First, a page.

“And then a couple of years ago the Retriever did something rather extraordinary. The trouble with Modonoland, as with most of these damned countries, is that most of it is just wasted. Just space with jungles and lions and tigers and what-not. And when they try doing something about it, why they only plant some crop that someone else grows better and cheaper, and get touchy if the U.S. doesn’t buy it from them. Ndoro, now, struck off on a new path. You wouldn’t guess what he grew.”
“Opium,” I said heavily.
“Opium,” he said lightly. He didn’t seem to have heard me. “Opium. Planted half of Modonoland with opium, giving himself a big cash crop and cutting the underpinnings from the Red Chinese opium trade in the bargain. A first-class development, you know. We couldn’t have been happier.”
I studied the floor. Stains made a pattern on the carpet, and I wondered if they could be augured, like birds’ entrails.
“And then not too long ago there was an uprising,” he went on. “It was a long while in the wind, and for a time it looked as though some sort of lefties were going to move in. Group called the Movement for Moderation in Modonoland. Batch of political amateurs, but well-financed. Moscow gold, I suspect. Or Peking, more likely.
“They had Ndoro’s government shaking like a leaf, and we were all a bit worried. Unknowns are a danger, you know. Better to stay with the old status quo. At the same time, we determined that Ndoro had to fall. There are times, you know, when it’s strategically unwise to try propping up an unpopular regime. Can’t always be done.”
I murmured something about Saigon. His eyes met mine for an instant, then withdrew.
“But we did have a bit of luck, Tanner. We thought about reinforcing Ndoro, and we rejected that, and then we found out that there were some white men who thought they ought to have a crack at running Modonoland on their own hook. Old line colonialists out of the same mold as the Rhodesians. Oh, I suppose you might call them reactionaries or white supremacists or something of the sort-”
“Or fascists,” I suggested.
“-but there’s no denying that they weren’t the sort to rock the old boat. Kept the opium trade flourishing, for one thing – and the MMM fanatics had intended to put a stop to it. And kept things more or less on an even keel foreign policywise. There’s some trouble with England, some question about the Commonwealth status, but all in all they’re the sort of people we can support. We may not boast about them, but we’re glad to see them around.”
I didn’t say anything.
“Now here’s where it gets a little sticky, Tanner. On the one hand, we gave these white supremacist fellows a little support. Our Boy Scout chums were in on that, and kept it a sight quieter than their usual sort of thing.” He grinned nastily. “They’ve been a little less boisterous since the Bay of Pigs, haven’t they? As I say, they handled that end. But at the same time, we had to do something for this Retriever fellow, this Knanda Ndoro. So I sent a man in to let Ndoro know as much of the score as we wanted to tell him, and to help him get out with his skin intact when the time came. I had a feeling Ndoro wasn’t too keen on white men, what with all the white men trying to chuck him out, so I sent my best black agent.”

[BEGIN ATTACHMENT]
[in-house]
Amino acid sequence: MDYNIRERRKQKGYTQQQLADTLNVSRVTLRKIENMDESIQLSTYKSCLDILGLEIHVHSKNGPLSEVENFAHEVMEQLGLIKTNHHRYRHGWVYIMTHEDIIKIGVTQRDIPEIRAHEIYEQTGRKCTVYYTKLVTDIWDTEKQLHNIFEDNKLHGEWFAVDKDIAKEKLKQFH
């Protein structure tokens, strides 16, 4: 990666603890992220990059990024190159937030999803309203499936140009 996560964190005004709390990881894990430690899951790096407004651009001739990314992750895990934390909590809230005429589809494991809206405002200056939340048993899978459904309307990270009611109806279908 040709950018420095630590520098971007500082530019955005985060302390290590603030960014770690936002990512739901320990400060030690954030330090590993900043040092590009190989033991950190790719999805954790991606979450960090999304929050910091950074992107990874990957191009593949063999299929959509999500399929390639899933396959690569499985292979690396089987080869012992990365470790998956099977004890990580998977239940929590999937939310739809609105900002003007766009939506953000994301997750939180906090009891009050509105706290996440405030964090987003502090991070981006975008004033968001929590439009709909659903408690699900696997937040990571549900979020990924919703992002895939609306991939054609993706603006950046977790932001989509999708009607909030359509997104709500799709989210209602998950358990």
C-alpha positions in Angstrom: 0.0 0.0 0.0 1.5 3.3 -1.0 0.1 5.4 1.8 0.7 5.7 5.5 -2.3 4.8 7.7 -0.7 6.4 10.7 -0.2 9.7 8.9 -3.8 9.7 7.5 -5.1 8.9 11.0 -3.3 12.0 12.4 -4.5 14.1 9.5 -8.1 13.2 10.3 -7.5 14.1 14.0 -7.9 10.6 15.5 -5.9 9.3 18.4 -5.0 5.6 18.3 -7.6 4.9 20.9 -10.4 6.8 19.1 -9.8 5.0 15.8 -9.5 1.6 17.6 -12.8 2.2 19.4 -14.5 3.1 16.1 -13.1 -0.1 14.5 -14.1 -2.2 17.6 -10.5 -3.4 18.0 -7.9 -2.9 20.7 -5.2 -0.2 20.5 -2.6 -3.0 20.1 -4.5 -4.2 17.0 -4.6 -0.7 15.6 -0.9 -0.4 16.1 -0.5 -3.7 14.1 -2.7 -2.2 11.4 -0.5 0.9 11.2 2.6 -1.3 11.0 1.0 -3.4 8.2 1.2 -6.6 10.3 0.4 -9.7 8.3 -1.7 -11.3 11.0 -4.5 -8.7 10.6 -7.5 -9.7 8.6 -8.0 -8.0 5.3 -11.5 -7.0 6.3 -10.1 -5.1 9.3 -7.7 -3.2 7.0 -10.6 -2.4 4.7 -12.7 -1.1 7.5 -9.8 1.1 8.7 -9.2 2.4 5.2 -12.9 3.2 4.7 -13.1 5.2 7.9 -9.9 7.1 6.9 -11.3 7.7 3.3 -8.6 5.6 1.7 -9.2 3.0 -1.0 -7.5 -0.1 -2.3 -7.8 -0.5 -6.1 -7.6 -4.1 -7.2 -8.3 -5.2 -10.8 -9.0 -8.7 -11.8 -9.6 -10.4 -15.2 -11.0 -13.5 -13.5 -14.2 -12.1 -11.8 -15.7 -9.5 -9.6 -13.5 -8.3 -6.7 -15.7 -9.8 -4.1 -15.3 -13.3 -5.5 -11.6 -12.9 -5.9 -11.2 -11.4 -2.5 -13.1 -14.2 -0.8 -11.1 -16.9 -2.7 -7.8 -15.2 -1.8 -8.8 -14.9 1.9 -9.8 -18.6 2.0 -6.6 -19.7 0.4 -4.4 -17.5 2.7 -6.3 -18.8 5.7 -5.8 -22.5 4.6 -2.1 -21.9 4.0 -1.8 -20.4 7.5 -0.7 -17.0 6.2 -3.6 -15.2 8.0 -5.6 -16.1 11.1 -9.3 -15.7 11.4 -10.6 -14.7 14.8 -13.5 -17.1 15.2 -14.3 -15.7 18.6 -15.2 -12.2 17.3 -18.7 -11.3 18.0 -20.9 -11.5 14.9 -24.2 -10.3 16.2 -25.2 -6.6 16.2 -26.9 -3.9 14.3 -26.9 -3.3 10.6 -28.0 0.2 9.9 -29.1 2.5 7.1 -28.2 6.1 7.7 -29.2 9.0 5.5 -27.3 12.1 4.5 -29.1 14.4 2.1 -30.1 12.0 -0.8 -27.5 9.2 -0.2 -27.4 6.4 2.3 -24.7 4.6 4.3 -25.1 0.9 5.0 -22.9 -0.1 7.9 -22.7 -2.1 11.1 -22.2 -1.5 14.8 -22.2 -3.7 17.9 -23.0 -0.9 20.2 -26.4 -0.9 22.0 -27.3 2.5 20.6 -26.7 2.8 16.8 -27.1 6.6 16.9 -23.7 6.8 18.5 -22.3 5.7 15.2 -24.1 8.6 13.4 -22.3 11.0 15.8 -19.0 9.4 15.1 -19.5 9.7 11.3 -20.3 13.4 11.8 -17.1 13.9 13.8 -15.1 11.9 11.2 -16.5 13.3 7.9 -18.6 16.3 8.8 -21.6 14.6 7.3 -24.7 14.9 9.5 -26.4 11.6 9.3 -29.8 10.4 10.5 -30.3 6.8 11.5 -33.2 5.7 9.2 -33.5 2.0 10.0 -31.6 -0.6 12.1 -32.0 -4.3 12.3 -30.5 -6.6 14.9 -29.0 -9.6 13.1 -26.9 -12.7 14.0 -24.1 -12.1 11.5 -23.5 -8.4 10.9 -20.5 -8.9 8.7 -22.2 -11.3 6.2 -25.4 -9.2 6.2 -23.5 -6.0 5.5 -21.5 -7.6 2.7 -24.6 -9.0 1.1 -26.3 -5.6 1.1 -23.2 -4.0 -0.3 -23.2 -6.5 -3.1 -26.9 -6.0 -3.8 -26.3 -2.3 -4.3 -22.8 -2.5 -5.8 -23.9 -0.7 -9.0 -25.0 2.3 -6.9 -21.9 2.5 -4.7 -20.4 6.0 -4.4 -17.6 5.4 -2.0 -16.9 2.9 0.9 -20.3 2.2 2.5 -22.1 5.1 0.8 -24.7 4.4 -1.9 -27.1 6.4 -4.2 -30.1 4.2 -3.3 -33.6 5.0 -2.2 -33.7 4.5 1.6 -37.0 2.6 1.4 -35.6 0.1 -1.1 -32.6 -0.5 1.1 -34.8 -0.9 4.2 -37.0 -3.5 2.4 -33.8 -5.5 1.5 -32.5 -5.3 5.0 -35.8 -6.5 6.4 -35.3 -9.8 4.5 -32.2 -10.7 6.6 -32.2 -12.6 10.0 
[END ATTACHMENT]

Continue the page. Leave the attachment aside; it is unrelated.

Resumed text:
“And that was Sam Bowman?”
“Samuel Lonestar Bowman,” he said. “A former burglar, heroin addict, and strong-arm man. Became a Black Muslim in jail. Broke with Elijah Muhammad about the same time Malcolm X did. Organized for the Black Panthers on the West Coast. Shot a policeman in a gun battle, possibly in self-defense, possibly not. Decided to get out of the country. Went to a friend of his, who happened to be a lad of mine. We got him out and added him to the payroll, and he’s been damned good ever since. He went into Modonoland to help Ndoro pack up the royal treasury and get out. Got to him in the nick of time, and the two of them left the back door of the palace while a white mob kicked in the front door. It was about that close, according to the reports I’ve seen.
“Then the two of them headed inland. Two men with a fortune in jewels and hard currencies. They disappeared into the bloody jungle, and they haven’t come out of it yet, and it does not look good, Tanner. Not good at all.”
“There’s been no word?”
“No direct word. Rumors, though.”
He hesitated. “A group of bandits, guerrillas, what have you. Operating deep in the Modonoland interior. One never knows what’s to be believed, but they seem to be a band of black religious fanatics led by a… this is slightly fantastic, Tanner.”
“Led by a blond-haired white-skinned jungle goddess of some sort.”
“Is that so,” I said.
“Sheena, Queen of the Jungle,” I said.
“You’ve heard of her?”
“It’s nothing. I’m sorry.”
“Er,” he said. “Well, rumors would suggest that this Sheena person has captured Ndoro and Bowman. And while of course she may have had them killed, she doesn’t seem to kill blacks, not as a general rule. So there’s a chance that they’re alive, and that they could be gotten to and brought out alive, and-”
“And I’m elected.”